Yair Lapid: Palestinians not ready to make peace

"Lapid Bill 2," intended to harm the former journalist politically, passes first reading in Knesset.

Yair Lapid 311 (photo credit: Courtesy)
Yair Lapid 311
(photo credit: Courtesy)
Journalist turned politician Yair Lapid blamed the Palestinians for the failure to reach a breakthrough in the peace process in a speech on Monday at Tel Aviv University.
Lapid distanced himself from politicians on the Left who have blamed Prime Minister Binyamin Netanyahu for the diplomatic stalemate.
“I don’t like the tendency to blame the Israeli side,” Lapid said. “Most of the blame belongs to the Palestinian side, and I am not sure that they as a people are ready to make peace with us.”
Lapid said it was wrong to enable extremists on the Left or Right to deliver what he called delusional solutions that would make Israel into a state of all of its citizens rather than a two-state solution that would keep Israel as a Jewish-democratic state. He warned that the extremists would bring about the end of the Zionist idea.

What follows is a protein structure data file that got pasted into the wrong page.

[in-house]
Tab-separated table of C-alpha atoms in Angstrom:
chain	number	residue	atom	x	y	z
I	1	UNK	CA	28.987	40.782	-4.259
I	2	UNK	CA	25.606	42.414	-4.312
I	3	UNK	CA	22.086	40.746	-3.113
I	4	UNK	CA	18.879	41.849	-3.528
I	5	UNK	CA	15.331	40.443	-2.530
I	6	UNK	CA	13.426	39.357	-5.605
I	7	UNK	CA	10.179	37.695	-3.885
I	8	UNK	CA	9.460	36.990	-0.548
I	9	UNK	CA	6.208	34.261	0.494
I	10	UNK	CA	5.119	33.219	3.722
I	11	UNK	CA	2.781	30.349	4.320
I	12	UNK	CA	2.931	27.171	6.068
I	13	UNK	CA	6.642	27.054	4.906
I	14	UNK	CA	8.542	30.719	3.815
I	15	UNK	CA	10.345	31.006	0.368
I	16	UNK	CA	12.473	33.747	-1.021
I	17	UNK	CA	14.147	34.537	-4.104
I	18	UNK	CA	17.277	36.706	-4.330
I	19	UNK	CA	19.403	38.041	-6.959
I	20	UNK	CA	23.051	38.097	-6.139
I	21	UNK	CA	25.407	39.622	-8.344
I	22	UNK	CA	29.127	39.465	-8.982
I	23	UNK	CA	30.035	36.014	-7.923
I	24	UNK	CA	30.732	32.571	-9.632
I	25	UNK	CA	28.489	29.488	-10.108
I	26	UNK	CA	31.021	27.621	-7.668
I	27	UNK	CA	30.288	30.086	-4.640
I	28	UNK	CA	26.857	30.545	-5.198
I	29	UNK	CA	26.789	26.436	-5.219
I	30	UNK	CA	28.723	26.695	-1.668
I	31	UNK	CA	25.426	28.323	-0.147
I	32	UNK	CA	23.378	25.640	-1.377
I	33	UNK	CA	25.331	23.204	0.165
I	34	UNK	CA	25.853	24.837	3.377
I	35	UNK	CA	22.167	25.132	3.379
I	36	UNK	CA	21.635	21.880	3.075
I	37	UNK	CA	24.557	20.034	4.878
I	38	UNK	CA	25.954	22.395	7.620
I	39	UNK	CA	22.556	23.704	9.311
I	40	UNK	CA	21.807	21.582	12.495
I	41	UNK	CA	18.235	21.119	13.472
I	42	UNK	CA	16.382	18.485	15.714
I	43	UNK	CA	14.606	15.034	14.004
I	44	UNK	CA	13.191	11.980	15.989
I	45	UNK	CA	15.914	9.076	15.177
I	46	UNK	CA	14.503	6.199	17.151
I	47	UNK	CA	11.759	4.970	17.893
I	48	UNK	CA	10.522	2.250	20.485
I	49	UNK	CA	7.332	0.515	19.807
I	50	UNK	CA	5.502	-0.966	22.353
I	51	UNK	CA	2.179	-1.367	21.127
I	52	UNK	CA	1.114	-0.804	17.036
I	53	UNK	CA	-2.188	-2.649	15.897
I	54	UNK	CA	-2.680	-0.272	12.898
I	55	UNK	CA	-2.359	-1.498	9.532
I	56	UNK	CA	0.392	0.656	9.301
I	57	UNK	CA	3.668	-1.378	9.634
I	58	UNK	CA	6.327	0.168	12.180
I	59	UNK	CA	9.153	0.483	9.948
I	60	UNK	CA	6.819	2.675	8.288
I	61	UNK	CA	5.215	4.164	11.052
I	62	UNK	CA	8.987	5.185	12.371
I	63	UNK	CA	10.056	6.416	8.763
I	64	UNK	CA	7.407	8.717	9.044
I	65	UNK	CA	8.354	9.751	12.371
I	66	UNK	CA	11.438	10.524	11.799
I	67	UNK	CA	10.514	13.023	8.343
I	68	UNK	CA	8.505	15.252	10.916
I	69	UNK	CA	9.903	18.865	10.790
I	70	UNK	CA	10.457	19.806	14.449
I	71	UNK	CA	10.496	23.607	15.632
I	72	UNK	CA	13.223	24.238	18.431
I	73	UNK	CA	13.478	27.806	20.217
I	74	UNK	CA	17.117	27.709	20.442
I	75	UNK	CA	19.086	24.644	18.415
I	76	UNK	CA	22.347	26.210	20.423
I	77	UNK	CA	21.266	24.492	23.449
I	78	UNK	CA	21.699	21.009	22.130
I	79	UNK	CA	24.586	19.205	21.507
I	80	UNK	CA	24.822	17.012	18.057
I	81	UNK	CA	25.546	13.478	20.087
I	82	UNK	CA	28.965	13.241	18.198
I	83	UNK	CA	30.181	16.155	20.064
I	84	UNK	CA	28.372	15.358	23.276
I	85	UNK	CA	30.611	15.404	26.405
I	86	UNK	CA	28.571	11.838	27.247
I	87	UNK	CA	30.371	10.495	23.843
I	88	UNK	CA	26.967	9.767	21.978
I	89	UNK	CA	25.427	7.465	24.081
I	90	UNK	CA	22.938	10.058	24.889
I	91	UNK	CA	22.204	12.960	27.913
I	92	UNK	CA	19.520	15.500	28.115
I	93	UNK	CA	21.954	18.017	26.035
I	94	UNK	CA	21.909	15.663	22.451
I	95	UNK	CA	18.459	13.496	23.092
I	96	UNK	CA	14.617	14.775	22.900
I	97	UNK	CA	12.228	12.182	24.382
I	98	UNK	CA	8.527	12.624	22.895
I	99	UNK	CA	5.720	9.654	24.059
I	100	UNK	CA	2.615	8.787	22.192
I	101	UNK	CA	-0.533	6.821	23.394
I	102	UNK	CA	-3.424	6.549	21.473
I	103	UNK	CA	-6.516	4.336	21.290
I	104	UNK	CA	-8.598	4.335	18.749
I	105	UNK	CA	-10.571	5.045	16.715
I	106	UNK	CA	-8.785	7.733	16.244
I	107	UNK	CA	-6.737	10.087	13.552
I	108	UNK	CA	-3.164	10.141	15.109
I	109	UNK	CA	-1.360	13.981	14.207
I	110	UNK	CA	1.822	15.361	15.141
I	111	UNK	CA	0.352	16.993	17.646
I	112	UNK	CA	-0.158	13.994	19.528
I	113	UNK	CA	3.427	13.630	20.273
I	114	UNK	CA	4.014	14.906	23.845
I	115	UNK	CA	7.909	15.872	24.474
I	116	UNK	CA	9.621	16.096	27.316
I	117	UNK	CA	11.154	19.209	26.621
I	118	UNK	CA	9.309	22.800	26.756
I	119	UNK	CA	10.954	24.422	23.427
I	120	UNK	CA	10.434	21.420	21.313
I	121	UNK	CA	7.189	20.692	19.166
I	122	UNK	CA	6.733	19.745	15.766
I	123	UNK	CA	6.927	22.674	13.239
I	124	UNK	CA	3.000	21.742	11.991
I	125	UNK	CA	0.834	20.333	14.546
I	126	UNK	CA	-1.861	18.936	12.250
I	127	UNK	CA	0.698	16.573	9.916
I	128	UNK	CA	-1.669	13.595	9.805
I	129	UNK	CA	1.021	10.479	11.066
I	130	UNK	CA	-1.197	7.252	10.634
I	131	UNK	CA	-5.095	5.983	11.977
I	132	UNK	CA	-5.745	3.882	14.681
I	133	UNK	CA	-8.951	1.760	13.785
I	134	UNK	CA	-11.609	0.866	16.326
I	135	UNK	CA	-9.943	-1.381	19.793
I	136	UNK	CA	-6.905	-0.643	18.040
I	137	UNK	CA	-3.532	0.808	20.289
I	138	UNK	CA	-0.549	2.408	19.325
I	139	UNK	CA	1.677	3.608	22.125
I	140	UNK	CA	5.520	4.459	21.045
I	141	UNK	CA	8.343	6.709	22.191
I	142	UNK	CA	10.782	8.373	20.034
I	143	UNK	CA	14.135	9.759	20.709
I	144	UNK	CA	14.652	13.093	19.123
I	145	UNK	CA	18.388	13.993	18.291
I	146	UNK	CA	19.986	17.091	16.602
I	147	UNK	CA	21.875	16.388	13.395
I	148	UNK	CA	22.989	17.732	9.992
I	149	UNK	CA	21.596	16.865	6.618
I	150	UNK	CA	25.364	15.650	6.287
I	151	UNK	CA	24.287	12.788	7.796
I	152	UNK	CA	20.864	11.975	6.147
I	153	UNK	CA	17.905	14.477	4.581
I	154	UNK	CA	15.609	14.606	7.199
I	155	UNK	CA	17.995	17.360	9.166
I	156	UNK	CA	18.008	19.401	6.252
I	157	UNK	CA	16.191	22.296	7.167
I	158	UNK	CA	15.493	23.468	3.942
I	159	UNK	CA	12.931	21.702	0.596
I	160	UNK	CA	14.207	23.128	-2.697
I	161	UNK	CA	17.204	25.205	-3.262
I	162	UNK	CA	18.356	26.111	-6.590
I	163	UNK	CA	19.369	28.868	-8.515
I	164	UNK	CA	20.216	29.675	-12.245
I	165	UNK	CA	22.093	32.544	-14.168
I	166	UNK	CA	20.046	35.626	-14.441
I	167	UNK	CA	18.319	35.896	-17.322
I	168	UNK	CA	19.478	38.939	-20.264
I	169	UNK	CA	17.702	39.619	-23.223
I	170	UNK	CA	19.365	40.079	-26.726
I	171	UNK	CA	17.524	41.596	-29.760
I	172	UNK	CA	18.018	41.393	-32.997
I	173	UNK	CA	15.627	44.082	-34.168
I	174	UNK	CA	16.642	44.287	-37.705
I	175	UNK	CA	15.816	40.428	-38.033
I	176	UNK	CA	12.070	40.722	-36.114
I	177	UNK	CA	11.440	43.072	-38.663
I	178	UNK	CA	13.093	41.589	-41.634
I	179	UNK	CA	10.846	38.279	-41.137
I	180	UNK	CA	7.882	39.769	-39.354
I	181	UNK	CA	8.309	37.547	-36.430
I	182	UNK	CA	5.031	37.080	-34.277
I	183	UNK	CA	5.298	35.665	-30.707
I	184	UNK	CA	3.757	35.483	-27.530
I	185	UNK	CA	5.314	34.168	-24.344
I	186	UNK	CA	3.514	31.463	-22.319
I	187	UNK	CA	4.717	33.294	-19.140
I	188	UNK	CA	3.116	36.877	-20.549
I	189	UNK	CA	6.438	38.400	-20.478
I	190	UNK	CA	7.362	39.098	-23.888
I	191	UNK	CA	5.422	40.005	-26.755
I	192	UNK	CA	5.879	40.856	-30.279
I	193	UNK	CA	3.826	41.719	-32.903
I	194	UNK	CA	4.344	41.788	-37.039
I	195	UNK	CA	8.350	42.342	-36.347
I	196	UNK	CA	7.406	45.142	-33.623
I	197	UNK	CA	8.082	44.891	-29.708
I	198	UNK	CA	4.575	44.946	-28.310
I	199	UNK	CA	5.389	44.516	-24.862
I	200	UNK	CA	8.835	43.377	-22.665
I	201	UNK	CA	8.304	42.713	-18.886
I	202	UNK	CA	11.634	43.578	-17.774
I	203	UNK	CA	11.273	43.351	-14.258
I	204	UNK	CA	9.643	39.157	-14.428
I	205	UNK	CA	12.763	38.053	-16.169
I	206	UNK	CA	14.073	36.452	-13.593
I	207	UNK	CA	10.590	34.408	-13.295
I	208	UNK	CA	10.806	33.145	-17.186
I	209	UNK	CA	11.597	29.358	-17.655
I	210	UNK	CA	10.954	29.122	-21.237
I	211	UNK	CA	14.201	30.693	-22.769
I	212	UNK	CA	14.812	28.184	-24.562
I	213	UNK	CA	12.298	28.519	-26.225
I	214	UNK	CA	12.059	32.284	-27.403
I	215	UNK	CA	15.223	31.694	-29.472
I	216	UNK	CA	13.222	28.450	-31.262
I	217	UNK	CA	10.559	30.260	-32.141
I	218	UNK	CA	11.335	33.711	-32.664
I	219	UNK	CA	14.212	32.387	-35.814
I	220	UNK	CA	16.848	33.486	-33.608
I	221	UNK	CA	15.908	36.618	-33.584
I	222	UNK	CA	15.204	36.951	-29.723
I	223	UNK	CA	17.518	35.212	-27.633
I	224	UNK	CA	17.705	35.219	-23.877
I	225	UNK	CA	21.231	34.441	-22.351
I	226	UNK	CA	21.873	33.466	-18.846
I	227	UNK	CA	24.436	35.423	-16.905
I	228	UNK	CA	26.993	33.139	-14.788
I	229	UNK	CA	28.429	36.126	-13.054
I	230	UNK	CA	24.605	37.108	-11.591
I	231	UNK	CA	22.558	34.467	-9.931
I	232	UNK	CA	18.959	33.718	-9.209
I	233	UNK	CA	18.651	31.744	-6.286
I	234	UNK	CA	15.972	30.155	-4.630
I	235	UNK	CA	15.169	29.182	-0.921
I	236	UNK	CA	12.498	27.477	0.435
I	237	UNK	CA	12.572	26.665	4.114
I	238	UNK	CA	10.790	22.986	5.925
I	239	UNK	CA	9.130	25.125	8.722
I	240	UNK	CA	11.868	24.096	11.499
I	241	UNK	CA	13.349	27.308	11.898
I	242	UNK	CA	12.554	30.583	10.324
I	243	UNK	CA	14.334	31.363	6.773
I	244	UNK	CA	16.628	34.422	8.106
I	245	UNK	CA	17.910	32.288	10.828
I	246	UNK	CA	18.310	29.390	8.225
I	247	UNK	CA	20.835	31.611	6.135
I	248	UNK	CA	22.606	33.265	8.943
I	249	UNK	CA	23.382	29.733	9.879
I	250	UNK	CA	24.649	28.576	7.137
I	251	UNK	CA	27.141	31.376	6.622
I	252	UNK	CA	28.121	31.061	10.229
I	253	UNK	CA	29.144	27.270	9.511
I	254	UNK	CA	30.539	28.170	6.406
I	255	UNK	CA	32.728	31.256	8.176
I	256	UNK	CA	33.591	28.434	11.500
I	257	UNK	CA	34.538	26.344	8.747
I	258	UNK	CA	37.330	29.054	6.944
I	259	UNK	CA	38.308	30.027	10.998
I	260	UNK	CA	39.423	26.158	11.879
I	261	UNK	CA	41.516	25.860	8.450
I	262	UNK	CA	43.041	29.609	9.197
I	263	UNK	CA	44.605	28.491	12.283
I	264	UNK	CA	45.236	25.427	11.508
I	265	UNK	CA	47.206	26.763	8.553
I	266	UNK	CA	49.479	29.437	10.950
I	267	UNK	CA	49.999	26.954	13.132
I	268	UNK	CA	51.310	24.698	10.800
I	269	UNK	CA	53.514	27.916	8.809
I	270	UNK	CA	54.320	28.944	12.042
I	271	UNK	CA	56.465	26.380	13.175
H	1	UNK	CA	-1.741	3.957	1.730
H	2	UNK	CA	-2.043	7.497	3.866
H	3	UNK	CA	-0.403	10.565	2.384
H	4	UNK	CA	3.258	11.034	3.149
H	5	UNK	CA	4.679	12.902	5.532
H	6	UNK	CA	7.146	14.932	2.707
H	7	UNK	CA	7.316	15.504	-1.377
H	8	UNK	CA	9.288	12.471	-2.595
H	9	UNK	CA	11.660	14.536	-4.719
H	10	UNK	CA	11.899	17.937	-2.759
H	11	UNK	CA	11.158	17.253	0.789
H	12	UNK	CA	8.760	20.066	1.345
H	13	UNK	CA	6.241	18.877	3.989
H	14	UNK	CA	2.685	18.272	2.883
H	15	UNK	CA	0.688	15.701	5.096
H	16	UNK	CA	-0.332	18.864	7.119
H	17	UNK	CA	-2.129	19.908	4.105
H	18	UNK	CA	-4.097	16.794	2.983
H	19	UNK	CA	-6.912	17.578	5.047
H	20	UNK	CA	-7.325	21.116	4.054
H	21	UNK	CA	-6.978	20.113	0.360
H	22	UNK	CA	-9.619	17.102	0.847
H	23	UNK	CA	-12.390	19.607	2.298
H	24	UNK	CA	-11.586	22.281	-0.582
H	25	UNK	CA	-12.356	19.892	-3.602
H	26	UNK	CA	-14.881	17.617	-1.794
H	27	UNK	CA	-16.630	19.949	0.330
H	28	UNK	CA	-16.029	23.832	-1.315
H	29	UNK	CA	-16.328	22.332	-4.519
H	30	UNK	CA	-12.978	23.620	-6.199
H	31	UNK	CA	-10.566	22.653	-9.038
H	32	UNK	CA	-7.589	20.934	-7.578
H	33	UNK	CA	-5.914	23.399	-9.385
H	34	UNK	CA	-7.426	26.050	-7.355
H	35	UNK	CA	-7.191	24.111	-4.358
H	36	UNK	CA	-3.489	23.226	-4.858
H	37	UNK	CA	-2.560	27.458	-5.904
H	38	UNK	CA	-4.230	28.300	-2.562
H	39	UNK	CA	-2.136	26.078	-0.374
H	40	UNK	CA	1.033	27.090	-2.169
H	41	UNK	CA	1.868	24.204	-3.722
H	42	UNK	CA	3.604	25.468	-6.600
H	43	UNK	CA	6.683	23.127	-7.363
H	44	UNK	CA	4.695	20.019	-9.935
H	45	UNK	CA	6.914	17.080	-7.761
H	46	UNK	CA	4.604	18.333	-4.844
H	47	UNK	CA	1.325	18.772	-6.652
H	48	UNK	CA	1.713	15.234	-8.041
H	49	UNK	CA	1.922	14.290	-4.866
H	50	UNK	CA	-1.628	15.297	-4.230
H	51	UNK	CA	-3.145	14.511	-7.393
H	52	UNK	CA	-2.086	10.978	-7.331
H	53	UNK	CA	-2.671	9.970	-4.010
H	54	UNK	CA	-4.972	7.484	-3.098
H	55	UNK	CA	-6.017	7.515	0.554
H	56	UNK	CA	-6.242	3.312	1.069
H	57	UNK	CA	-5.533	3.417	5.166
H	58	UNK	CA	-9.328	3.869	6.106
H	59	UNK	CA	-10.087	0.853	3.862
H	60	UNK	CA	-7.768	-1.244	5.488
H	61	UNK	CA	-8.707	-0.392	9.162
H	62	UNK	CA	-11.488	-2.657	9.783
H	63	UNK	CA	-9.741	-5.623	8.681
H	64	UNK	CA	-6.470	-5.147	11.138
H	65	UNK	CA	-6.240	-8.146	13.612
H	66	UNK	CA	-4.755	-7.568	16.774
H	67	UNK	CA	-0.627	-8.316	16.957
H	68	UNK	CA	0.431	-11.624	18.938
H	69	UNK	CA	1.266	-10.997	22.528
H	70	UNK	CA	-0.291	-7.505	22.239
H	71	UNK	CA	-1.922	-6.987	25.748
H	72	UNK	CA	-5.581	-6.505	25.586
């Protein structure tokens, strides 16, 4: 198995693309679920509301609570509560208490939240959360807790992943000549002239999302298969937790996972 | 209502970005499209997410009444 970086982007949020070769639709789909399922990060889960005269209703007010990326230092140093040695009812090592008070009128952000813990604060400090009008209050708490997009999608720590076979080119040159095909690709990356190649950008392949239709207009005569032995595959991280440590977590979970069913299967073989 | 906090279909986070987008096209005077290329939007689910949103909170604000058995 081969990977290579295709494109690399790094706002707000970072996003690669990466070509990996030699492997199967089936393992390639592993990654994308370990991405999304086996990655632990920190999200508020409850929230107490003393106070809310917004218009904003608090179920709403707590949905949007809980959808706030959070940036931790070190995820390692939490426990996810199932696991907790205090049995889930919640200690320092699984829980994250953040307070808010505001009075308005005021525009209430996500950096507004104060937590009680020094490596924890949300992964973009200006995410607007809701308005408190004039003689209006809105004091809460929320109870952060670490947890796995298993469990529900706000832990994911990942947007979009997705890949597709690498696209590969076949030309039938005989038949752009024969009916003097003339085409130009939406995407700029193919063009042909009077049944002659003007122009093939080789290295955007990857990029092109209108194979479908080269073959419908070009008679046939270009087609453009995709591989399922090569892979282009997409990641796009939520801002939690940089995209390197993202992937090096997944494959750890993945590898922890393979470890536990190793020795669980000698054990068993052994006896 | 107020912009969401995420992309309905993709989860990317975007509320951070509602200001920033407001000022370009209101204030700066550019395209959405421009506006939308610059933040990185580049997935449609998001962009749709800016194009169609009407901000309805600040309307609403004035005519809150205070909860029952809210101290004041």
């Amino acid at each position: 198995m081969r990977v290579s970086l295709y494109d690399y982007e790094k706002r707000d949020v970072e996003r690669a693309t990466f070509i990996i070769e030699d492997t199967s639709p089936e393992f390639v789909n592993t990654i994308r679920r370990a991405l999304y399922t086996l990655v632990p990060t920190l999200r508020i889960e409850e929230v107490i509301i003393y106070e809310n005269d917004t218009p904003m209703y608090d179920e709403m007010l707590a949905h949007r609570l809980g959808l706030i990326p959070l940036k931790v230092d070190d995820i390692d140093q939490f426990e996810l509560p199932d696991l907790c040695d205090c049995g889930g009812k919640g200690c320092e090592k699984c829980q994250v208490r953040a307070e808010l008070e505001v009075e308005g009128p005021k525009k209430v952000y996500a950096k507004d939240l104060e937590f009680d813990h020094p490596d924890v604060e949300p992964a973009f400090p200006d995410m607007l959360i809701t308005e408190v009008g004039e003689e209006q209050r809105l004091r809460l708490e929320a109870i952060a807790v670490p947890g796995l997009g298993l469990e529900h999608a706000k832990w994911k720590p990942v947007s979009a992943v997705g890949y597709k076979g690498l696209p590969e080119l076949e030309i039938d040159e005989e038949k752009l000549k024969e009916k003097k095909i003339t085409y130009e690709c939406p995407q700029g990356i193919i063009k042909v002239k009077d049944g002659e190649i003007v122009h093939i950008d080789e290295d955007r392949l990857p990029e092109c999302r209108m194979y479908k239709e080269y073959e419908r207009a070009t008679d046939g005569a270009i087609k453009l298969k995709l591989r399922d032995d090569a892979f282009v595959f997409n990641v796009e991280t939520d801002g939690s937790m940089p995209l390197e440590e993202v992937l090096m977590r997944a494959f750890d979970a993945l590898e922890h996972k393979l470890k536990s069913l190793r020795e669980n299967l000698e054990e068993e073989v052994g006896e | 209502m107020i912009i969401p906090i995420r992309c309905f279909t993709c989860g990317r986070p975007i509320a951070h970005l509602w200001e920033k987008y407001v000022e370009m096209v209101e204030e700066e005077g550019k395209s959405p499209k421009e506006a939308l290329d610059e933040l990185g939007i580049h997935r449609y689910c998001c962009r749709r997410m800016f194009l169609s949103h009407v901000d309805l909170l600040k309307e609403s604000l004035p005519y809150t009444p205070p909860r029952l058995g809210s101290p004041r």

Regarding the situation in the South, he said he wanted to send a big hug to the Israelis under fire. He called the fight against territory absolutely necessary despite the price they were paying.
Lapid said he would include no current politicians on the list of his new party. A bill intended to harm Lapid’s new political career advanced Monday in the Knesset. It passed its first reading by a vote of 29 to 4.
The bill will now go to the Knesset House Committee, which is headed by Likud MK Yariv Levin, the bill’s sponsor. Levin said he intended to pass the bill into law before the Knesset begins its summer recess on March 21.
Called the Lapid Bill 2, it would require any person or group that declares “in writing or in speech, clearly or through behavior,” an intention to run for a Knesset seat without joining an existing party to follow campaign finance laws and report all donations and income.
The first so-called Lapid Bill, which was frozen after he announced he was running for the Knesset in January, would have required a cooling- off period for journalists before entering politics.
Lahav Harkov contributed to this report.